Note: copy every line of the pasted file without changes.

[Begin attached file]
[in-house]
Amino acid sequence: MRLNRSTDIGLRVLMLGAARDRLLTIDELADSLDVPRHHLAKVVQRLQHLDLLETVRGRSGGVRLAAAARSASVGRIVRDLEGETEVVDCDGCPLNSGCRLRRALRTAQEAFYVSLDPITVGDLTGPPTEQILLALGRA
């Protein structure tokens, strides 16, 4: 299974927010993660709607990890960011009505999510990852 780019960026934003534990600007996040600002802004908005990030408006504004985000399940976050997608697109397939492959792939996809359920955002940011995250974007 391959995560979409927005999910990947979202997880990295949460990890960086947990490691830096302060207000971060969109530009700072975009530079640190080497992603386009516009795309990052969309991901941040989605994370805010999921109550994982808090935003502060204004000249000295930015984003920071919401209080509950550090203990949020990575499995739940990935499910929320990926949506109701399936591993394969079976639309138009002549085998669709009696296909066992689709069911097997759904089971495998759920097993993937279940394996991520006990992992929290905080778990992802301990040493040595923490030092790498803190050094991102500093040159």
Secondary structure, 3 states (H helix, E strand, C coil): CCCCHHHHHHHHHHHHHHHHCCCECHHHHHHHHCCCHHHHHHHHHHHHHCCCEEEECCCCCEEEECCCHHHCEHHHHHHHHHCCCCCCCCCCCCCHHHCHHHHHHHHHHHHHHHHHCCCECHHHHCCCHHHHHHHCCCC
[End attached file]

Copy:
[in-house]
Amino acid sequence: MRLNRSTDIGLRVLMLGAARDRLLTIDELADSLDVPRHHLAKVVQRLQHLDLLETVRGRSGGVRLAAAARSASVGRIVRDLEGETEVVDCDGCPLNSGCRLRRALRTAQEAFYVSLDPITVGDLTGPPTEQILLALGRA
């Protein structure tokens, strides 16, 4: 299974927010993660709607990890960011009505999510990852 780019960026934003534990600007996040600002802004908005990030408006504004985000399940976050997608697109397939492959792939996809359920955002940011995250974007 391959995560979409927005999910990947979202997880990295949460990890960086947990490691830096302060207000971060969109530009700072975009530079640190080497992603386009516009795309990052969309991901941040989605994370805010999921109550994982808090935003502060204004000249000295930015984003920071919401209080509950550090203990949020990575499995739940990935499910929320990926949506109701399936591993394969079976639309138009002549085998669709009696296909066992689709069911097997759904089971495998759920097993993937279940394996991520006990992992929290905080778990992802301990040493040595923490030092790498803190050094991102500093040159």
Secondary structure, 3 states (H helix, E strand, C coil): CCCCHHHHHHHHHHHHHHHHCCCECHHHHHHHHCCCHHHHHHHHHHHHHCCCEEEECCCCCEEEECCCHHHCEHHHHHHHHHCCCCCCCCCCCCCHHHCHHHHHHHHHHHHHHHHHCCCECHHHHCCCHHHHHHHCCCC